Can You Donate To Immigration Detention Centers? Your Donations & Time Are Needed
If you're a person on this planet, then you've seen the recent heartbreaking photos of immigrant families being separated at the border. There's a toddler girl, crying at her mother's feet as she is patted down by a U.S. border agent. Another young girl, Nicole Hernandez, clinging to her mother's leg as they wait to request political asylum. The reason? In May, the Trump administration announced its "zero tolerance" policy, one that federal officials say has led approximately 2,000 undocumented immigrant children into government custody. If you're like me, then you're wondering, "Can you donate to immigration detention centers?" The truth is, there are some important things you can do to help these families.
“The practice of separating families amounts to arbitrary and unlawful interference in family life, and is a serious violation of the rights of the child,” Ravina Shamdasani, a spokesperson for the U.N. human-rights office, told The Guardian. It's difficult because when big things like this feel overwhelming, it's easy to think, "But what can I do?" You are, after all, one person. But major organizations across the country have put steps in place to help you do the work, and that makes donating, volunteering, and just showing up that much easier.
For starters, there are a few organizations to which you'll want to consider donating your time, money, and/or supplies:
- The ACLU, which is currently litigating this policy in California, according to Slate.com.
- The Texas Civil Rights Project is is seeking “volunteers who speak Spanish, Mam, Q’eqchi’ or K’iche’ and have paralegal or legal assistant experience.”
- Together Rising, a Virginia-based organization that is collecting donations to help provide legal assistance for 60 migrant children who were separated from their parents and are currently detained in Arizona.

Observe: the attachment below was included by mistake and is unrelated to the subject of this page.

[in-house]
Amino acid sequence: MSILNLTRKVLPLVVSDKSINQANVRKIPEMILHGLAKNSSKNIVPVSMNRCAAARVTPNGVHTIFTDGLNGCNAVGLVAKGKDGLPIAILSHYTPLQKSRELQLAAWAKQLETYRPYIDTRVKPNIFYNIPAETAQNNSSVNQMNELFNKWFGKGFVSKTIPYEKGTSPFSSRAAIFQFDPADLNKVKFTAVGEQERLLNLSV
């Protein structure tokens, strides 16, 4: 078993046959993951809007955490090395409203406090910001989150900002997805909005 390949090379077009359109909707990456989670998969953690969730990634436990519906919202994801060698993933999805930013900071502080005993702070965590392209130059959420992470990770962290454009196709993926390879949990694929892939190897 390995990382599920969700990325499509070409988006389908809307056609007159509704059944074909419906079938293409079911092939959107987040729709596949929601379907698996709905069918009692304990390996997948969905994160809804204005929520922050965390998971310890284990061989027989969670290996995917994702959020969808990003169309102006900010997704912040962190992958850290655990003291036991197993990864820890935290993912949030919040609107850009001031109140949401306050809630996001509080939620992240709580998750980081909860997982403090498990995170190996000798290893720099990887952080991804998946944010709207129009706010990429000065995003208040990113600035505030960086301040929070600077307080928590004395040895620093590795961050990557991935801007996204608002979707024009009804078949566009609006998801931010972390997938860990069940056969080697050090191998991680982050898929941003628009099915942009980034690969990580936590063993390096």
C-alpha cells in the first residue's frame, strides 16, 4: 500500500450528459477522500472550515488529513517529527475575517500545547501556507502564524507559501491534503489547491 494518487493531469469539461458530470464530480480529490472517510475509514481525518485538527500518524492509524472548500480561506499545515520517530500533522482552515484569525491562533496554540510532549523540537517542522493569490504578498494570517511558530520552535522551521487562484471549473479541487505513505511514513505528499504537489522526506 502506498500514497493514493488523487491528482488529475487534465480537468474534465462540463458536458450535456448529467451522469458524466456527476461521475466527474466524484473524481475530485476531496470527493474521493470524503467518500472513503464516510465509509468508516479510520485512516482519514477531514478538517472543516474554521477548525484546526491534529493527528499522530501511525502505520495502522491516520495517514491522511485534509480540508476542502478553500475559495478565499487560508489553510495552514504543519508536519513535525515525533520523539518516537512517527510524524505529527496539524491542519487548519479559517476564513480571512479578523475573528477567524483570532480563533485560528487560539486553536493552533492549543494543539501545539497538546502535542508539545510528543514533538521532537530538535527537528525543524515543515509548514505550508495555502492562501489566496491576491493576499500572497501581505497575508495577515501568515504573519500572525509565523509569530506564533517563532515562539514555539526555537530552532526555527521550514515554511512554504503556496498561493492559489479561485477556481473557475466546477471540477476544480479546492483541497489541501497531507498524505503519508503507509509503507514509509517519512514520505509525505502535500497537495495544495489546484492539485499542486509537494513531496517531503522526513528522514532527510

- The National Immigrant Justice Center "represents and advocates for detained adults and children facing removal, supports efforts at the border, and represents parents in the interior who have been separated from their families as a result of aggressive enforcement," according to Slate.com.
- The Refugee and Immigrant Center for Education and Legal Services (RAICES) is the largest immigration nonprofit in Texas that provides free and low-cost legal services to underserved immigrants, according to The Cut.
- The Young Center for Immigrant Children’s Rights, which uses its donations to advocate for many of the separated and unaccompanied children, according to The Cut.
- The Las Americas Immigrant Advocacy Center, which provides legal representation to low-income immigrants and families seeking reunification.
- The Detained Migrant Solidarity Committee, which organizes to oppose migrant detention and border militarization.
- ActBlue accepts single donations and gives money to eight organizations — including Asylum Seeker Advocacy Project and Human Rights First — that are working to protect migrant children separated from their families at the border.
- Al Otro Lado, which is a binational organization that serves indigent deportees, migrants, and refugees in Tijuana and Los Angeles, including deportee parents whose children remain in the U.S.
- The Kino Border Initiative, which Slate.com noted provides humanitarian aid to refugees and migrants on both sides of the border. Check out their wish-list of needed supplies.
- The Rocky Mountain Immigrant Advocacy Network supports undocumented immigrants detained in Aurora, Colorado.
- The Women's Refugee Commission advocates for the rights and protection of women, children, and youth fleeing violence and persecution.
Many organizations in border states are also seeking volunteers who can help with "organizing legal intake and interviewing families, especially if those volunteers are Spanish-speaking and have legal experience," according to The Cut.
Also on your agenda? Calling your elected officials to express your disapproval with the current policies. If you're not sure who represents you, then you can easily find out by typing in your address at GovTrack.us. And if you don't know what to say when you do pick up the phone, then the ACLU has put together a script so you can hit all of the key points.
Yes, you are one person, but together — and with the help of these organizations — many people can incite radical and necessary change.